If those are your last names, as designers, you have an obligation to start a sweet ass studio. That’s what Sofie Hannibal and Nan Na Hvass did in 2006. The work they’ve produced since is even more impressive than their moniker.
The duo has worked in damn near every format imaginable (awards, interiors, print, textiles, environmental, etc etc) and it’s never diluted their trademark style. Something to aspire to.
I’ve written (gushed, maybe) about Romka magazine a fewtimes in the past and it remains one of my favorite photography publications.
If you’re not familiar with Romka, here’s what you need to know: each issue asks 50-100 photographers to choose their favorite photos and write about them. What you end up with is a publication almost completely devoid of any pretense and let’s be honest, that’s pretty rare with these kinds of things. Some photos and their stories are funny, cryptic and personal or just fully heartbreaking. I’m always eager to land one of these in the mail.
Hi friends. This whole year has been busy. My friend and business partner Janice have finally published our labor of love… Revel In Portland, VOL 1. We join Revel In New York guidebooks 1, 2 and 3. The Revel In brand was founded in NY by managing editors, Marc Santo and Scott Newman.
For curious travelers and locals alike. Revel In Portland is an arts and culture travel guide and platform, delivering a personalized view of the city, through the eyes of its most intriguing characters. Volume 1 features conversational interviews with (illustrator) Carson Ellis, (chef) John Gorham, (filmmaker) Lance Bangs, (musicians) Chromatics, (designer) Tinker Hatfield, (photographer) Ray Gordon, (Bridge + Burn designer) Erik Prowell, (artist) Alicia McDaid, (architect) Jeff Kovel and (chickfactor editor) Gail O’Hara—alongside amazing contributors, beautiful pictorials and 72 personal recommendations on Portland’s ‘best of’ everything. A portion of the proceeds will be donated to Portland’s Right Brain Initiative - enhancing our children’s education through the arts.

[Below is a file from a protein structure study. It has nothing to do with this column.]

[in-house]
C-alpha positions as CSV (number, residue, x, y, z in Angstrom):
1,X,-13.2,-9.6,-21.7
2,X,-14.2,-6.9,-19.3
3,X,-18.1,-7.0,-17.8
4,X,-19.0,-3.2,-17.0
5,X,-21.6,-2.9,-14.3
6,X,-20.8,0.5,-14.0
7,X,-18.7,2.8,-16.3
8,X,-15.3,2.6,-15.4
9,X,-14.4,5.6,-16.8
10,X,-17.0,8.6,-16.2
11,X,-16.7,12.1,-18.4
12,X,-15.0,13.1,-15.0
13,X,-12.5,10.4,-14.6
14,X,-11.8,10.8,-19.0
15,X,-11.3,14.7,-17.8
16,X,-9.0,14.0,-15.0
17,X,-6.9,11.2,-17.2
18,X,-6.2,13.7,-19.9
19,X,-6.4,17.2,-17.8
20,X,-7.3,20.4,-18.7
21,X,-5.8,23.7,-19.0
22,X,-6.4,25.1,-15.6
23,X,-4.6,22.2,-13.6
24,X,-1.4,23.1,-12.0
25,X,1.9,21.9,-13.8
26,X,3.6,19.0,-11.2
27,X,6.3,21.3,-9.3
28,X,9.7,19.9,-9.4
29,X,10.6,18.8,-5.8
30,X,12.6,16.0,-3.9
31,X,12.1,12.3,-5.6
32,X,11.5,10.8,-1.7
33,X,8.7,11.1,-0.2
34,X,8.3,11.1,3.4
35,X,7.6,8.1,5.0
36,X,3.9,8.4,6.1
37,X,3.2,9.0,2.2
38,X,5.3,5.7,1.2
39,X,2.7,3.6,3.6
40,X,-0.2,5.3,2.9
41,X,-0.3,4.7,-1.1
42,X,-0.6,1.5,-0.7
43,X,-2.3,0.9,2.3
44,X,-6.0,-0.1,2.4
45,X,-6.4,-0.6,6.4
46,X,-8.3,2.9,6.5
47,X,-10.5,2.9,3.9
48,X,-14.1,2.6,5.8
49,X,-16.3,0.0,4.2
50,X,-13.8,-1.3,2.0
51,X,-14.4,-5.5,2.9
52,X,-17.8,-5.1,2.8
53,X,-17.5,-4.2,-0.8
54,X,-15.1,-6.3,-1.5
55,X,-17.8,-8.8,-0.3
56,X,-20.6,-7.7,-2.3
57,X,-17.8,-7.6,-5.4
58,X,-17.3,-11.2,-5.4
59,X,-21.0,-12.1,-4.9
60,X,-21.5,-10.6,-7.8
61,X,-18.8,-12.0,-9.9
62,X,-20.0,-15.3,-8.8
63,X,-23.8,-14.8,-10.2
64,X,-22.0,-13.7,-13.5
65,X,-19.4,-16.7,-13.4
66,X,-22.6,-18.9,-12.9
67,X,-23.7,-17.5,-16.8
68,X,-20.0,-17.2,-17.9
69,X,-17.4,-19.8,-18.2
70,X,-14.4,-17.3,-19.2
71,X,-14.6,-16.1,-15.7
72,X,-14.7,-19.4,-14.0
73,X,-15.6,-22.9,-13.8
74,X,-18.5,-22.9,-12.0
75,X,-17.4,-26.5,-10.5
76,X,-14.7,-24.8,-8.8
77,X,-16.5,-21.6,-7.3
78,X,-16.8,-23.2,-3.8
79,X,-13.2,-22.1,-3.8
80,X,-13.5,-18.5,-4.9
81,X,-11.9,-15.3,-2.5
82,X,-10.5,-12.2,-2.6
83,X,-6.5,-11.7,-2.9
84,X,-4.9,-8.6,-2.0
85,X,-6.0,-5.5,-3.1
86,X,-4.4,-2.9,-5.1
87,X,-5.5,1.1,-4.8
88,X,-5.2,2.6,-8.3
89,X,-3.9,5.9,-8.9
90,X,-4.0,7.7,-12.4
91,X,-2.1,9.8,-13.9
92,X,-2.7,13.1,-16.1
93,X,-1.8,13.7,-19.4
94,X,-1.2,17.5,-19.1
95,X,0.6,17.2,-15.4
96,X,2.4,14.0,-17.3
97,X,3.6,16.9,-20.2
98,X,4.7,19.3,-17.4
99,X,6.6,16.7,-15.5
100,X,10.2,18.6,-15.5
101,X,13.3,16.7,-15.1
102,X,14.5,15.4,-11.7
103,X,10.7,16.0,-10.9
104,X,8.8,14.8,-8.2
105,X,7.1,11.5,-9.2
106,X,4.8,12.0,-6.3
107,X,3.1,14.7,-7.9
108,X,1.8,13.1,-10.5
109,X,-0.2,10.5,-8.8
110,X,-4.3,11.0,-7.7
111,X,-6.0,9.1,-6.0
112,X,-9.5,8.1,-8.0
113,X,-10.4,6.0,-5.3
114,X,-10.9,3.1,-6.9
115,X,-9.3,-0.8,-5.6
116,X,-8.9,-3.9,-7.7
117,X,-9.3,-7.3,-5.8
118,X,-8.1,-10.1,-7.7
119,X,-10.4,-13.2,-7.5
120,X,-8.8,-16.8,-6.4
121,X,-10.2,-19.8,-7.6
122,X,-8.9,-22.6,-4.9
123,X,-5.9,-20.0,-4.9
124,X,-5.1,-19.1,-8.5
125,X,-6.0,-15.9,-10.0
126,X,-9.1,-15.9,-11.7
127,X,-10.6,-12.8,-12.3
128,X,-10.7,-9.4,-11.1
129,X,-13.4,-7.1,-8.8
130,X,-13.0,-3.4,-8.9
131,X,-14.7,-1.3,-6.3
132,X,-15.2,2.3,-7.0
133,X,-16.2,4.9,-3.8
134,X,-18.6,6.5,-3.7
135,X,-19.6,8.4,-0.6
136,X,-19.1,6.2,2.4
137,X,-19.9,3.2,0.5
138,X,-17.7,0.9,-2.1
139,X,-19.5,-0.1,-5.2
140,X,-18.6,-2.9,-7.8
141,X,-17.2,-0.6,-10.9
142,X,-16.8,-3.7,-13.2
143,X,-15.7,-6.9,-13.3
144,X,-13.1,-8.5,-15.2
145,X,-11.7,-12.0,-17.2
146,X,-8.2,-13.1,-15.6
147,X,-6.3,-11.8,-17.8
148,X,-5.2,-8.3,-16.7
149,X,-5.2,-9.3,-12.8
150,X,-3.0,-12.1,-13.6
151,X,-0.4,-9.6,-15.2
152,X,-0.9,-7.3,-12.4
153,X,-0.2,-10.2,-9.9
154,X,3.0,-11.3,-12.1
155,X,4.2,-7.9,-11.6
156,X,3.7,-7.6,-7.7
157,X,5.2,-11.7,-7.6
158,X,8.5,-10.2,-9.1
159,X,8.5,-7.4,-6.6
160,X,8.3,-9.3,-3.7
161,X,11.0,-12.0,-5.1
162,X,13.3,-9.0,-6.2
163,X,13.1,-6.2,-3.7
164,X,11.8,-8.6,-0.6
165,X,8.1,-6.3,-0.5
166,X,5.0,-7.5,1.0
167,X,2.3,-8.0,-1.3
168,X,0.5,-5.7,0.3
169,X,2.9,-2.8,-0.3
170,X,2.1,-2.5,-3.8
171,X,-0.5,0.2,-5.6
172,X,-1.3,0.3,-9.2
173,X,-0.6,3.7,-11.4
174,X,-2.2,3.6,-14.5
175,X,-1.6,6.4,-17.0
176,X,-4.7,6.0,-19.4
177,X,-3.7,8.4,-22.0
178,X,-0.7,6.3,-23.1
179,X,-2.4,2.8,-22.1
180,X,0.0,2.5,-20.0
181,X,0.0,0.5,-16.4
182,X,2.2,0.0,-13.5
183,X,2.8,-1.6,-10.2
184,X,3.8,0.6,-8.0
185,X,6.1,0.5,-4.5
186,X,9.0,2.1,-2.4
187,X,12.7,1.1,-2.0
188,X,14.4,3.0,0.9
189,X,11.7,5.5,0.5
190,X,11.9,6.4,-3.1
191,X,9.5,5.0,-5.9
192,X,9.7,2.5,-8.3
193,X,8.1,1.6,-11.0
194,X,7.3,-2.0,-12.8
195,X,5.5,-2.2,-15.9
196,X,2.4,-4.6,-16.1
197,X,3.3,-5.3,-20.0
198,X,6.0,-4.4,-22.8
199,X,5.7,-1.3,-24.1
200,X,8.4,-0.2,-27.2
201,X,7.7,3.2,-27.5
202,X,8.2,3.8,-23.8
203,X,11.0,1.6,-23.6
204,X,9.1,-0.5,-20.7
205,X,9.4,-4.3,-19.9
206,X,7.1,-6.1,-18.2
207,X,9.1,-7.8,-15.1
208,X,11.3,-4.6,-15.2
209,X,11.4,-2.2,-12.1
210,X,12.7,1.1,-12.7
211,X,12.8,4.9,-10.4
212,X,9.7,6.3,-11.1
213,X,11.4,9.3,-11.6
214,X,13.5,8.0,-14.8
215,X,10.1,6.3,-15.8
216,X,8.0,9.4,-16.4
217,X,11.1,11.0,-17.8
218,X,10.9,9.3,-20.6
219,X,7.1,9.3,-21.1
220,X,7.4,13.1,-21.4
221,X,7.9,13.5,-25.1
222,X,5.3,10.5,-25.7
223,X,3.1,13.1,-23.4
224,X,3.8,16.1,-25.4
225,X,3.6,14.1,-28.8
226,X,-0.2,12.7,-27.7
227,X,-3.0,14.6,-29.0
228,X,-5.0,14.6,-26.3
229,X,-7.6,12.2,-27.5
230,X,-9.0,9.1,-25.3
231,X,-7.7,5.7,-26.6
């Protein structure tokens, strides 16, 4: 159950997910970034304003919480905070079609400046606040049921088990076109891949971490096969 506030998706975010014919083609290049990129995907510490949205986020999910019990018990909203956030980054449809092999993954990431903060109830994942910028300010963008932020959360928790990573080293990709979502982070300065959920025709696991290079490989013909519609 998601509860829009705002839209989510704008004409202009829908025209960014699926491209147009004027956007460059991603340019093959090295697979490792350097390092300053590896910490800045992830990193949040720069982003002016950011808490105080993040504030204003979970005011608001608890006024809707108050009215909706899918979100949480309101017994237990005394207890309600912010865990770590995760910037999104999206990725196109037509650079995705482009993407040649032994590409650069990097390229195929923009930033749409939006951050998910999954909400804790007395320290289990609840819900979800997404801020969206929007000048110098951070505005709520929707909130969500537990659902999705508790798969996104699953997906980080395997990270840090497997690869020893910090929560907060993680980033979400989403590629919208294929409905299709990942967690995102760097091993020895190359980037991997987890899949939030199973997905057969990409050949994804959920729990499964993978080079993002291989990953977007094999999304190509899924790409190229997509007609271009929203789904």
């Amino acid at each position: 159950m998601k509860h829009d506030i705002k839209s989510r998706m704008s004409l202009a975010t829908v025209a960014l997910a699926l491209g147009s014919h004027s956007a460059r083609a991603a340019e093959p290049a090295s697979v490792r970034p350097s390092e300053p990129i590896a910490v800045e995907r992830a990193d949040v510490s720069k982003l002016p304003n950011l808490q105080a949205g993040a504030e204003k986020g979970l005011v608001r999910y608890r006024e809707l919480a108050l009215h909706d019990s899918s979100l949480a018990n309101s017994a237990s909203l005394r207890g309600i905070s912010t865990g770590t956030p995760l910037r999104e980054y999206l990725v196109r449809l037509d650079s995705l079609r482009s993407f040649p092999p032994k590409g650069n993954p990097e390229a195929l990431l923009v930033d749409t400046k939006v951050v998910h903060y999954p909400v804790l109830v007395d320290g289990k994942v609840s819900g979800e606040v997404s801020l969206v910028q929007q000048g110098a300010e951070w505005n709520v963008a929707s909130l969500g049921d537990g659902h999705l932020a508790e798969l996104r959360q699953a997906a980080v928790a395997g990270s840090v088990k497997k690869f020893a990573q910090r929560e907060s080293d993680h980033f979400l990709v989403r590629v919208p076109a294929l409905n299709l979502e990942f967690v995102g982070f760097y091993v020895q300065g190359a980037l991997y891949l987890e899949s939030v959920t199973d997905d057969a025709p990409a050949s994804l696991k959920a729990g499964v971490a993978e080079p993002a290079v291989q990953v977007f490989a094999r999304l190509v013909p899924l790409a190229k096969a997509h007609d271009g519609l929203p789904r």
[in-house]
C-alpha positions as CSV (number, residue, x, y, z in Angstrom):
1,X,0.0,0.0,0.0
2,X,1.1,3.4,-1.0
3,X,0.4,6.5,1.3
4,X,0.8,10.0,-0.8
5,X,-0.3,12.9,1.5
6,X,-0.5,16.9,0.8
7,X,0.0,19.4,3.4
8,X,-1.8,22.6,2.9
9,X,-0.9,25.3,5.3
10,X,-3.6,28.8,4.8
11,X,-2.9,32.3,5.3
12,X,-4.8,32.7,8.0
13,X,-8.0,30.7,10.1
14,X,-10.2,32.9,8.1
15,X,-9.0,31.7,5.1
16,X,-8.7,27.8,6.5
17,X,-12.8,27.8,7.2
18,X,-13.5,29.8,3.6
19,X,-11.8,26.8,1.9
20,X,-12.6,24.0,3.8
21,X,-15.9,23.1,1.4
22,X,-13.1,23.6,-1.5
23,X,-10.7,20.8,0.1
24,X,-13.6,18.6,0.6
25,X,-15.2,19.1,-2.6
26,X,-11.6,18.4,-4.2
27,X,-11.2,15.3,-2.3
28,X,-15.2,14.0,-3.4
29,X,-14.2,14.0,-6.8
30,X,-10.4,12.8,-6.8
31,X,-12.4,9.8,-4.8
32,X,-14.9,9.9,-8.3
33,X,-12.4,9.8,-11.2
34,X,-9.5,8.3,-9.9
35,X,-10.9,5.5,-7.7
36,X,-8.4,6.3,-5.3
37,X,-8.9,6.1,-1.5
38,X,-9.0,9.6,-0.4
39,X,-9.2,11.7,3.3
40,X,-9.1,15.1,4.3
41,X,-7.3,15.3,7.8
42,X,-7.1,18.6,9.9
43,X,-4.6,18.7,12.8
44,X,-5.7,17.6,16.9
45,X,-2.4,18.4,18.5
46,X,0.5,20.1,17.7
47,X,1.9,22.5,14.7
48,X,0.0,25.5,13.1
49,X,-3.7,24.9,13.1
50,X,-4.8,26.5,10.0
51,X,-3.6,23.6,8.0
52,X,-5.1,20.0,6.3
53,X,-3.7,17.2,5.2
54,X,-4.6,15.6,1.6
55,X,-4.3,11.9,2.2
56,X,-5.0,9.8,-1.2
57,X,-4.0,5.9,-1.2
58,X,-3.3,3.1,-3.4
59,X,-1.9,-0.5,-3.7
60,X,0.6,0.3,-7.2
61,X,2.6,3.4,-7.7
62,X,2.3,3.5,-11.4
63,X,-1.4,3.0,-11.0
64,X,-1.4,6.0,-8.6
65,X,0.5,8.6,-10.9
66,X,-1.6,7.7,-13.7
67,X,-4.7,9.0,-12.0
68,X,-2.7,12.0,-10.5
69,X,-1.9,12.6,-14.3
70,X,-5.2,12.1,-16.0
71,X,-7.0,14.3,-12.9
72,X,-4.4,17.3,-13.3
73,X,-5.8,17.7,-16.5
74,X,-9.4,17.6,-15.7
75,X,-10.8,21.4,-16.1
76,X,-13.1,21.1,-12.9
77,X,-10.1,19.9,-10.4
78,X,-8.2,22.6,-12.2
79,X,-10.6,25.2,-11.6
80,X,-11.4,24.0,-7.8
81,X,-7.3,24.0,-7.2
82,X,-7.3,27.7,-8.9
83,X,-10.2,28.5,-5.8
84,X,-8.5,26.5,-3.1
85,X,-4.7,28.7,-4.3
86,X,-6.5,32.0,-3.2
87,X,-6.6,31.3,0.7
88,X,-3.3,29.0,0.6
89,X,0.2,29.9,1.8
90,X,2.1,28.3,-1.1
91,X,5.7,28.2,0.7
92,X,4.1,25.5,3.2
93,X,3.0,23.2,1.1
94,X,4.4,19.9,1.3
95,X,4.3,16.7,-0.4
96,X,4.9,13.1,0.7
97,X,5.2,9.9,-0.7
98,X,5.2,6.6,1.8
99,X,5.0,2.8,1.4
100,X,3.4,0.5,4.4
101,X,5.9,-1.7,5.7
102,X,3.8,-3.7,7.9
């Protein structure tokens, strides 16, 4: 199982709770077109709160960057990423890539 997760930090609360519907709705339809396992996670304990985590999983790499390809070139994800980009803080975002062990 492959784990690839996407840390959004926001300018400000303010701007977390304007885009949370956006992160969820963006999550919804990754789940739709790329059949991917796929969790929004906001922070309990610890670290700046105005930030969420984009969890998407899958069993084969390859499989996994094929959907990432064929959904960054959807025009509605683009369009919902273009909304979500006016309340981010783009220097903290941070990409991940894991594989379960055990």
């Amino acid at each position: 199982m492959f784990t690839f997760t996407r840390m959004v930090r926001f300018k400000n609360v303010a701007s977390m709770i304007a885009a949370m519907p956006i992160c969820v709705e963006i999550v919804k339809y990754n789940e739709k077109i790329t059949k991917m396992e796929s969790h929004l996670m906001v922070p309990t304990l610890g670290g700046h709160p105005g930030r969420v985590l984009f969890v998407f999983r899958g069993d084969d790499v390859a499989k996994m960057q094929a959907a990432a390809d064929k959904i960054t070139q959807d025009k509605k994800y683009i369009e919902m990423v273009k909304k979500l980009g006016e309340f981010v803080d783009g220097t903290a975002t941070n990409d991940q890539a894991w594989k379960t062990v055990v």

And OMG check out this incredible project by Tokyo-based photographer Ariko. Erna and Hrefna are Icelandic identical twins that Ariko began to photograph and document in 2009 (when they were nine). The project will be ongoing until they are 16.
In the background info, Ariko mentions the twins saying that they sometimes dream the same dreams. MAGICAL.
Ever think about what music “looks” like? Many songwriters talk about visualizing the shape of their songs. Frank Zappa used to “draw” his music when he composed, visually represent it through arcs and blobs and stretching blips. Martin Wattenberg, as he states on his site “created a visualization method called an arc diagram that highlighted repeated sections of music–or of any sequence–with translucent arcs.” COOL.
The above diagram represents Vivaldi’s Four Seasons, Autumn. You can listen to it here.
Of course, as someone who is discovering music (theory, performance, composition and really why I like the shit I like) all over again as an adult, this, I imagine, is how an eleven year old boy feels like when he opens a certain drawer in his father’s dresser while home alone for the first time. It also may be helpful to express my musical ecstasy by providing you with a visual of the guy who introduced me to Wattenberg’s work. My piano teacher, Mike Effenberger:
I mean, look at the dude. He’s obviously a mad genius. (Photo by Enna Grazier at a PMAC fundraising event – p.s. PMAC is AMESOME).
He also happens to be the perfect fit for me as a teacher. Proof being that he knew how much of a visual person I am and that, to make the connection between the seeing and hearing world would be a huge turning point for me as a student, artist and not to get too dramatic here (but it is So. True.) a better fucking human being. If you like smart experimentation rooted in supreme knowledge and curiosity, you should check out one of the 80 projects Mike is a part of. It’ll change how you see and hear the world.
Check out the artwork of Berlin-based poster artist Damien Tran. There’s an easy comparison here to Sonnenzimmer, given the medium and the style, but I think where the Chicago duo are painterly in their work, Damien is more severe and his art leans more towards cut paper fine art than poster art. Fuckin’ beautiful.